A bright future into the third generation at Wilkersons Farm

The Wilkersons watermelon growing empire inTrenton, Fla., is heading into its third generationwith B.J. Wilkerson. At 25, he has a degree in agriculturalscience from the University of Florida, where healso minored in agricultural law, and he could have gone justabout anywhere with that combination. What he discovered,though, in returning home is that there isn’t anything thatmakes him happier than being on the family farm.

A new three-row plastic layer is put to good use this year.
PHOTOS COURTESY OF B.J. WILKERSON.

“My grandfather [J.D. Wilkerson] farmed, and my daddy [Michael Wilkerson] is still farming, and they all said that I would be the smart one and do something different,” Wilkerson says. “It’s just a way of life. It’s what my family has done.”

What the family is finding through the years is that through strategic land acquisition and dependable long-term leases, the utilization of technology and a keen eye on input costs, they can double and triple yields. Luck helps, as well as plain old get-dirty hard labor.

Hands-down, watermelons – with seeds and without – are the Wilkerson’s leading crop. They generally plant about 250 acres a year, but are bumping that to 400 acres of watermelons this year, planting about the first of March, and generally producing an average 40,000 pounds per acre.

Despite some serious competition even within the county – seven or eight growers, all farming 40 to 400 acres of watermelons – the time could be ripe for real growth. Wilkerson says that last year quite a few watermelon growers closed shop in their region, north-central Florida, about 30 miles west of Gainesville and up into Georgia, when the price per pound fell through the floor at 8 cents a pound.


B.J. Wilkerson, top, with his parents.
PHOTOS COURTESY OF B.J. WILKERSON.

A typical range is 14 to 15 cents a pound, and sometimes as high as 20 cents a pound. Figuring a yield of 30,000 to 50,000 pounds per acre a season, at 8 cents, “that’s not a whole lot of money, plus your costs for labor for picking, the boxes, the pallets, the cost of food safety regulations,” he says. “But there’s never a predictor. There’s no commodity market for produce, but from all the talk, it ought to be a pretty good year for watermelons.”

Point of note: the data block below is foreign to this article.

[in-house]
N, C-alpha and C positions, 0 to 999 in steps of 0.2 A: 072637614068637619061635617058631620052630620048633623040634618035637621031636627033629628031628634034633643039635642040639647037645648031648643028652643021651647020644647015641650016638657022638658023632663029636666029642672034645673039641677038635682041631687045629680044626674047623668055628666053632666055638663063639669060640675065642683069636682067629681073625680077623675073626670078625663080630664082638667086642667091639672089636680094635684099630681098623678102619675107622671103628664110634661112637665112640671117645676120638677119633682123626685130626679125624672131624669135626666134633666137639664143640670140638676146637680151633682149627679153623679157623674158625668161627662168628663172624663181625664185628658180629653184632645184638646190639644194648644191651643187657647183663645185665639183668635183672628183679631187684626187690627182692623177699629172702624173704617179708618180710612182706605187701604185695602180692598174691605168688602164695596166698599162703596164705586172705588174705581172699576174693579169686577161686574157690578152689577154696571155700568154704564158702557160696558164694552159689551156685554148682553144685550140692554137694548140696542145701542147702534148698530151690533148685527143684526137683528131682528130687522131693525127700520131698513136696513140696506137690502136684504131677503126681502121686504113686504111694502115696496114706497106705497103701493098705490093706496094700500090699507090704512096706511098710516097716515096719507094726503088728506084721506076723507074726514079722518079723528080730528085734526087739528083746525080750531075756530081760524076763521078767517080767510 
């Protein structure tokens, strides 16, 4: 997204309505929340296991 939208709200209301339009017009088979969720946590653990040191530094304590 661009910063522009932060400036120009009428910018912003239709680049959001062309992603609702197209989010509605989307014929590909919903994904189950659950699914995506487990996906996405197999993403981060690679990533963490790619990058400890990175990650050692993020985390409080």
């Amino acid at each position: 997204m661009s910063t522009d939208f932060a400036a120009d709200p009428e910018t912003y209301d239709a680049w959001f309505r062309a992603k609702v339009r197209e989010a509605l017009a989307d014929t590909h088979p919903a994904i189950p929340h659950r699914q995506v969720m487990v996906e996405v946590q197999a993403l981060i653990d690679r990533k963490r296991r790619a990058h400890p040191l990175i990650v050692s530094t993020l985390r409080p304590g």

Georgia provides stiff competition, but Wilkerson says the warehouses are closer to Florida, and more growers may back out yet and leave more of the market for the Wilkersons. If the prices for peanuts and cotton are up in Georgia (the early call), then they’ll grow less watermelon.

“We’ll know by mid-May when we start picking,” he says.

Most of the Wilkersons’ product gets shipped to Indiana, Illinois, Pennsylvania and Maine. They pick from mid-May to late June or even early July, and ship each day. “Watermelon doesn’t last long,” Wilkerson says of the pressure to move the product quickly.

Still, the greatest challenge remains “getting those watermelons sold and staying afloat.” “We always need to take care of that part,” he says. “For the better part of a 30-day window we’re going 24 hours a day, seven days a week, from midnight to bed to back up at 6 a.m. and back to midnight. It’s a gamble for all of us, but some years it’s more of a gamble than others, but there are challenges with any produce. There are no guarantees. There’s no such thing as a backup plan. You would do just as well to go off to Vegas, but my daddy taught me to give the job my best.”

Peculiar produce

Watermelons remain an expensive crop, costing about $2,000 to $2,500 an acre to grow each year. Since they cannot be grown back-to-back in the same farmland, and that land requires a five or six-year fallow period, the challenge is even greater. This season, the Wilkersons are growing watermelon in five different fields, most in fields of less than 40 acres.

“It’s a lot different than farming out west,” Wilkerson says. “Here we have lots of 20-acre or 40-acre fields. It’s the way we have to split it up. I’ve been to Indiana and Kansas, and it’s a lot more work when you’re growing in the southeastern portion of the United States. We don’t have the dirt they’ve got. I’d love to have a piece of Indiana dirt.”

In Florida, there are not mass expanses of land, making land acquisition a major focus of Michael’s each year, especially since they have long-term leases on the majority of their land. They bought 230 acres within the last three years, and now own about 500 of the acres they farm, but the challenge each year is finding what is already good farmland, and also farmland that hasn’t already been gobbled up by the heavy dose of peanut farmers in the region.